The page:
Shortly after the folks at The Barn picked this 6 year old barrel, Drew Black and the Circle City Whiskey Company grabbed up the remaining 6 year old barrels. The Barn got lucky with their timing and would have had to pick a much younger barrel if they waited any longer.

What’s in the bottle?

Analyzing the label, we can see that the picture on the front features The Barn at Bay Horse Inn’s front facade coupled with the same style of font as the “Live, Laugh, Love” sign your wife put up in the kitchen. How soon until this font disappears from home decor stores? Asking for a friend.

Details of the bourbon inside are scant, but include where it was distilled – Lawrenceburg, Indiana (so, MGP) and its age (6 years old). The proof was also listed at 100. I assume they didn’t want theirs bottled at cask strength so that it would appeal to a wider audience and also cut costs a bit if it is used in a cocktail.

Doing some detective work on their Instagram, I see that told us the mash bill is MGP’s low-rye (LESV) bourbon recipe which uses 75% corn, 21% rye and 4% malted barley. Also, because the barrel has its bung on the top of the barrel head, that means it was aged on a pallet standing upright. Why does that matter? It tells us that it was aged inside one of the many new metal warehouses that MGP constructed since 2013. They had to build them since capacity in their traditional multi-story brick warehouses was running out. These metal warehouses were designed specifically to rapidly age more barrels over a shorter period of time to satisfy the growing list of customers.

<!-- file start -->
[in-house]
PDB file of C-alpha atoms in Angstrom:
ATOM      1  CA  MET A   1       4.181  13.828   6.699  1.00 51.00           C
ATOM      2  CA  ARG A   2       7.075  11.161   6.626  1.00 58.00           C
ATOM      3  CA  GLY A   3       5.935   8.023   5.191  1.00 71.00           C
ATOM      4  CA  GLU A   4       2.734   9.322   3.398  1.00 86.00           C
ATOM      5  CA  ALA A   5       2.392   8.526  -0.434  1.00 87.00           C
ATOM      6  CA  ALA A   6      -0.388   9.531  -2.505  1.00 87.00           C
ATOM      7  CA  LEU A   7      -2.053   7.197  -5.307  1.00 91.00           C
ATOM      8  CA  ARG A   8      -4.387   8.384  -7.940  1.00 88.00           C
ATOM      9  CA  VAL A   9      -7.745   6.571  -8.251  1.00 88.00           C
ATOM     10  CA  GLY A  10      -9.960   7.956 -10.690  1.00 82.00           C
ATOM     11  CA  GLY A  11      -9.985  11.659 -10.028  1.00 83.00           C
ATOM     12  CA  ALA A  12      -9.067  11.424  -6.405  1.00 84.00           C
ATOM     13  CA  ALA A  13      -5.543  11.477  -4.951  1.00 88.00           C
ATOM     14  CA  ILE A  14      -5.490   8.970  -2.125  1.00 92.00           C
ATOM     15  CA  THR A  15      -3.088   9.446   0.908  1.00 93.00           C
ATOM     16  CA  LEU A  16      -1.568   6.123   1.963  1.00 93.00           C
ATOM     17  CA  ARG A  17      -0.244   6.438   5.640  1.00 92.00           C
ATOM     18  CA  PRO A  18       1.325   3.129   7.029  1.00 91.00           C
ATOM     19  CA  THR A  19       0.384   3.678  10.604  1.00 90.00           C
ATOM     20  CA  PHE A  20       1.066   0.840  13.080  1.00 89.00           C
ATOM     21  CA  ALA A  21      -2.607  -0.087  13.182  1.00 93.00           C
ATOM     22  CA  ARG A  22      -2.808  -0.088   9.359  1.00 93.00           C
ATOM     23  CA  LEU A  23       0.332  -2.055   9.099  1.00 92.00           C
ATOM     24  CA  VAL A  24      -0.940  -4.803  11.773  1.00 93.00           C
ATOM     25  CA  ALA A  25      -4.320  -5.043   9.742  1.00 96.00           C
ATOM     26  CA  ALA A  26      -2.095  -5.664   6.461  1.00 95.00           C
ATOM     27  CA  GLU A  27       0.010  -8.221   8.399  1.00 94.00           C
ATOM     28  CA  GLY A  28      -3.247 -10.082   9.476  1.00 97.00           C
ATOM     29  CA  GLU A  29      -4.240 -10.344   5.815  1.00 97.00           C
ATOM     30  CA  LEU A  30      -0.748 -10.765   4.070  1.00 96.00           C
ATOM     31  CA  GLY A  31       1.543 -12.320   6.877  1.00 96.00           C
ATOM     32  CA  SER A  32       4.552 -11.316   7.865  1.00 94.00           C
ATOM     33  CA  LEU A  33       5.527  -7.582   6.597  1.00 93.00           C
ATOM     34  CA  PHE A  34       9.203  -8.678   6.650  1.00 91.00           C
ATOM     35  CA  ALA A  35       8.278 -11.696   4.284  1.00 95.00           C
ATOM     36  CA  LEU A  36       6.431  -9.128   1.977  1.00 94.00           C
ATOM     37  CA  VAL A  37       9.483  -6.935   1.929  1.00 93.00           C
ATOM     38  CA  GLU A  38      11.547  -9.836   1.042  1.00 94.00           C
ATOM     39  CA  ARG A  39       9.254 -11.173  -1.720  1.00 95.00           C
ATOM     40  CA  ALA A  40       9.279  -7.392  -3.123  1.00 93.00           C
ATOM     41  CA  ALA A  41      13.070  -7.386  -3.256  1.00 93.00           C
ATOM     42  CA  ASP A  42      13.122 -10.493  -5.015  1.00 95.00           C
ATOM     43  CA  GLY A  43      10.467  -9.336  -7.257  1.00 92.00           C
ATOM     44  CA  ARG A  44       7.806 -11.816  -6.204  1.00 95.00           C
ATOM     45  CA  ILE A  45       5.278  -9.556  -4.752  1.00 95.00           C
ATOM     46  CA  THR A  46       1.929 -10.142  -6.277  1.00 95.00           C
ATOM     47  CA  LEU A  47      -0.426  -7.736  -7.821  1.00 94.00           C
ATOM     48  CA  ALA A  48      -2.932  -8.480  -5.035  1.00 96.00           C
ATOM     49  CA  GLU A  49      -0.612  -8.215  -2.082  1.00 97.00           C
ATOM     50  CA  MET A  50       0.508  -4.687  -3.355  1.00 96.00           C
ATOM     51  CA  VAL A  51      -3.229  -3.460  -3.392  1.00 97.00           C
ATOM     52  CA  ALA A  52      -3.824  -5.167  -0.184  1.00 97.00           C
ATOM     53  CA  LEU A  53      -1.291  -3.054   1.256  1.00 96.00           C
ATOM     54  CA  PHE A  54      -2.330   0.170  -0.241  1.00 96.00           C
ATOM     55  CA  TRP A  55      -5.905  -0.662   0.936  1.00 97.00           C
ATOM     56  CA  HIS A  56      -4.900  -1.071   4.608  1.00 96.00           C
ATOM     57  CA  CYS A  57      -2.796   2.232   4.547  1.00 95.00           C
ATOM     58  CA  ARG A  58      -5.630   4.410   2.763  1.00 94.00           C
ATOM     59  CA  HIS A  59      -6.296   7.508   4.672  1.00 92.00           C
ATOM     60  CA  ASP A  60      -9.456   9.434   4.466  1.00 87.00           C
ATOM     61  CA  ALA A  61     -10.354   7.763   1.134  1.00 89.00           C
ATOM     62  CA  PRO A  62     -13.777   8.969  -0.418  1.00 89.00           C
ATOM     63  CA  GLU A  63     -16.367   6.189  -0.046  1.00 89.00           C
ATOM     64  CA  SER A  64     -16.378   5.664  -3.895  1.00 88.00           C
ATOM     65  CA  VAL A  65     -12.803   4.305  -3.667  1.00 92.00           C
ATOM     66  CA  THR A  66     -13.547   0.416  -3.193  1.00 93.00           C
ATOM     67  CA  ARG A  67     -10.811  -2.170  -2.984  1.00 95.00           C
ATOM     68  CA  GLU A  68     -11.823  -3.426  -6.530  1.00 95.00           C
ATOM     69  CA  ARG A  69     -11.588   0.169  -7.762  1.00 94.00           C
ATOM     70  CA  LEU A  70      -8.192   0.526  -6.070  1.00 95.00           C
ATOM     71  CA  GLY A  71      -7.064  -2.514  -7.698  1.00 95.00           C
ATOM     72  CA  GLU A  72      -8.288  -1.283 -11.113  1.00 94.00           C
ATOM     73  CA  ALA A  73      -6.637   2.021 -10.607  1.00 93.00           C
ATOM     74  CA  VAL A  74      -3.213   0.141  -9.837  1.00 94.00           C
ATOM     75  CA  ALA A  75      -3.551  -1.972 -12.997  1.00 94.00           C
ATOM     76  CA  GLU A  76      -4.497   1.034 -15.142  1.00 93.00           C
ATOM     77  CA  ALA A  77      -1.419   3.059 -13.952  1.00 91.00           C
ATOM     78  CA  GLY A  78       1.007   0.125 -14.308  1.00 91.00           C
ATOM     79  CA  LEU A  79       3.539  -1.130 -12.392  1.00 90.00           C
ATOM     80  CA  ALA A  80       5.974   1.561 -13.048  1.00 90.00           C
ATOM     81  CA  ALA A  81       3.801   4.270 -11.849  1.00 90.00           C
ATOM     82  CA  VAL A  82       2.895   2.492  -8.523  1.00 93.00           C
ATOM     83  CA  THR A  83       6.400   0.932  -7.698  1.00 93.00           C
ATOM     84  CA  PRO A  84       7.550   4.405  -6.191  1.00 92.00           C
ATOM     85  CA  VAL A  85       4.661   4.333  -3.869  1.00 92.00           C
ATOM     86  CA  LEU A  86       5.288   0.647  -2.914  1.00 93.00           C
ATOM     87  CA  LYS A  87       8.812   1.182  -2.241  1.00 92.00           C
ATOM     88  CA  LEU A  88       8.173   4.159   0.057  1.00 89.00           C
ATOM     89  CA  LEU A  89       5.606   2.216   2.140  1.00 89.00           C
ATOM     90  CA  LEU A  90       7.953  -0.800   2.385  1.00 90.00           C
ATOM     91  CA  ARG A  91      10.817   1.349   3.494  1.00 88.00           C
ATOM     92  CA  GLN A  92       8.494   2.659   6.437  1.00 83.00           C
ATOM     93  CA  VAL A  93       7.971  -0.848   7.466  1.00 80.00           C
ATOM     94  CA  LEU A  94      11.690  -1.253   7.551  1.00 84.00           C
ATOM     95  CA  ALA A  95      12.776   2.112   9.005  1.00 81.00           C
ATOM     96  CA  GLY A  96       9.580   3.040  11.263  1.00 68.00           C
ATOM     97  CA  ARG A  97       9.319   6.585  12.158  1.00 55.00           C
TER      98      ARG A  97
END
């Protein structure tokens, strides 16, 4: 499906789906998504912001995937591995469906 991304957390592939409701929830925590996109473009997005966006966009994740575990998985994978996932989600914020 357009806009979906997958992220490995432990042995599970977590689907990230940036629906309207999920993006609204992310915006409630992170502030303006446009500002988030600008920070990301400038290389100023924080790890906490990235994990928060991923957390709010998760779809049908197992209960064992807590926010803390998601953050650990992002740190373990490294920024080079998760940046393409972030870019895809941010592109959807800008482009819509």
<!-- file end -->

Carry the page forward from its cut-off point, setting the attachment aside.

As I mentioned earlier, I initially had this bourbon blind without knowing its origin. So I figured I would actually publish those tasting notes so you can see what was going through my mind and how I came up with the assumption it was from MGP.

Tasting Notes:

Nose: Baking spices immediately hit my nose with cinnamon and star anise. Sweetness layers on top with a brown sugar scent. 6 years in a barrel makes the grainy notes virtually disappear, but I did feel like I found some grain in the form of cornbread occasionally. Fruit notes like raisins, cherries and orange zest are always a treat to find. Finally, the oak tannins are noticeable and provide some great depth, but aren’t as in-your-face probably as a result of it being proofed down some.